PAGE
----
Griffith went on to explain -- accurately -- that her refusal to sign on to CSC when it was first proposed allowed her to amend the deal and save the taxpayers money. But she then continued with what, to the untrained eye, might seem like an equally severe "attack" on Dunkerley's role in the equally controversial Brackenridge/Seton lease agreement. "Betty prefers the strategy of no negotiation at all, a prime example being the Brackenridge deal," Griffith wrote, explaining how she "wanted to investigate other options, but Betty Dunkerley said we had to remain with the Catholic-run Seton" and that "the city [i.e., Dunkerley] would not consider other providers, nor would she consider a request for proposals."

This likewise doesn't tell the whole story, since in Dunkerley's view there were no other options to investigate that wouldn't cost the city millions of dollars that it didn't have. Moreover, the Dunkerley-crafted deal to make the Seton/Brack partnership religiously correct was also the preferred strategy of Dunkerley's boss, City Manager Jesus Garza, and of a majority of his bosses on the City Council. Blaming Betty for Brack -- which Griffith more or less did when it was happening -- was, in the eyes of at least some observers, what motivated Dunkerley into the race against Griffith in the first place. (Dunkerley didn't deny this outright.)

Players for Which Team?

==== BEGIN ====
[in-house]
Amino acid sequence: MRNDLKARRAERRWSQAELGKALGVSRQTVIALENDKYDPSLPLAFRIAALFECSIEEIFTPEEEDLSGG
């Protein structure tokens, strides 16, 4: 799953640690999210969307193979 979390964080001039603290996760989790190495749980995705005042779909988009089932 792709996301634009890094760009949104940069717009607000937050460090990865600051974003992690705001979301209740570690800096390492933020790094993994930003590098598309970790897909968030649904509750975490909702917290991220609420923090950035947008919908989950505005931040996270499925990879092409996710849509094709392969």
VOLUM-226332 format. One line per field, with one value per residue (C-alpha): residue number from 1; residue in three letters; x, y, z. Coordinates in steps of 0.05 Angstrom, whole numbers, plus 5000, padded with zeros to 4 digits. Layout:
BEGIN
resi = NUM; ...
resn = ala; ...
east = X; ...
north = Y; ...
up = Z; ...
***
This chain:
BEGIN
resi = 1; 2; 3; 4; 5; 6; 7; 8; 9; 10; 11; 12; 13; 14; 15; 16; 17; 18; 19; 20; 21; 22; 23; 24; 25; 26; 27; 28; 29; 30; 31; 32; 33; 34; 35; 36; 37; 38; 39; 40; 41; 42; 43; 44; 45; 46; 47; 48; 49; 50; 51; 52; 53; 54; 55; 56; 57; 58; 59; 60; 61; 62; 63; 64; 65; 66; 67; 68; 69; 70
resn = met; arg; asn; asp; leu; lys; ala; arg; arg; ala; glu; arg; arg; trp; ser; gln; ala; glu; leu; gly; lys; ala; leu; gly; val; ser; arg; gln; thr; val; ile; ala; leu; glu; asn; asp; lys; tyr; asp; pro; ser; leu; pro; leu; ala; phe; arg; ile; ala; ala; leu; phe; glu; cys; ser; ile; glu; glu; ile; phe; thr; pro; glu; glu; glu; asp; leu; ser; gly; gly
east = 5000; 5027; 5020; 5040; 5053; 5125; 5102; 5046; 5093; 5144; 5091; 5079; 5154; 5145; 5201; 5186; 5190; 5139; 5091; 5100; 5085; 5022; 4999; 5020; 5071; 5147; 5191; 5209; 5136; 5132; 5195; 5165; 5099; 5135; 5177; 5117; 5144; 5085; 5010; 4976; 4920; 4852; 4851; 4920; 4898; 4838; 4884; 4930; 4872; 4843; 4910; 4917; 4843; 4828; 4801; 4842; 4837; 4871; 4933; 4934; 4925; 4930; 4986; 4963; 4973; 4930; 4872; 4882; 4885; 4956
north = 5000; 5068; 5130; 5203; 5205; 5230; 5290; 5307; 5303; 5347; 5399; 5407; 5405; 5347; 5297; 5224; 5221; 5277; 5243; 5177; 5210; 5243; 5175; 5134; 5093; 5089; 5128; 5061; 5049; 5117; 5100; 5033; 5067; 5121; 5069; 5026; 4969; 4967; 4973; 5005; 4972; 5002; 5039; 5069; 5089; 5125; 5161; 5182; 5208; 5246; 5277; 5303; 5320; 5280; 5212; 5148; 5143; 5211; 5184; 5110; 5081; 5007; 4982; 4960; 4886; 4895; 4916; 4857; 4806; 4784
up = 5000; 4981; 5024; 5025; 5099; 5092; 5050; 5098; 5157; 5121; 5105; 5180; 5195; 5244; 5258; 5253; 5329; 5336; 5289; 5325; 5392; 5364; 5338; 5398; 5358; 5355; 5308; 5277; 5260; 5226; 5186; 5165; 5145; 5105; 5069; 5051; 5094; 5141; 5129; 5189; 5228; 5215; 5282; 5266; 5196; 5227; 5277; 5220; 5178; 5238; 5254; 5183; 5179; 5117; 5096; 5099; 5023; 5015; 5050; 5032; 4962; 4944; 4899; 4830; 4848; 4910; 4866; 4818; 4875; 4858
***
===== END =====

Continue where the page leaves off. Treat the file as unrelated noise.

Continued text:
Whether these are "attacks," or meaningful discussion of the two veterans' records, is in the eye of the beholder. The challengers, who studiously ignored each other throughout the campaign, did take time -- McCracken far more often than Dunkerley -- to point to Griffith's perceived record of "divisiveness" as a voice of dissent on the council. Griffith did not acquire that reputation against her will, despite reminding voters that 93% of her sponsored agenda items had passed, proof of her team-player credentials. Her campaign was buoyed from the outset by support from urban-core voters who found her the only acceptable incumbent, but that proved to not be a large enough base.

Considering the vehemence of the opposition Griffith has earned for saying no when she's said no, both challengers offered a notably civil version of familiar Anyone-but-Beverly themes. They too can claim to have run what Griffith called (in her own case) "a positive campaign, focusing on my qualifications and accomplishments serving you, and on my vision for Austin's future." But the two-against-one offense made Griffith's row to re-election almost impossible to hoe. As McCracken noted early on Election Night -- when Dunkerley began with a lead in early-voting totals and never gave it up -- "Betty's being at 40% shows that we've accomplished our goals in this race."

McCracken's 26%, as a political neophyte competing against two longtime City Hall fixtures, is really what doomed Griffith's chances for a third term. "It's one of the first elections in a while where we've had a real choice," he said on Election Night. "The city's better off when that happens."

While Dunkerley takes over the Place 4 seat, both Griffith and McCracken say they're going to stay involved in the community -- an involvement that, in McCracken's case, could involve another run for elective office. "Obviously, after all this work," he said, "I think I've built a base where, if I do choose to run again, I could do it." end story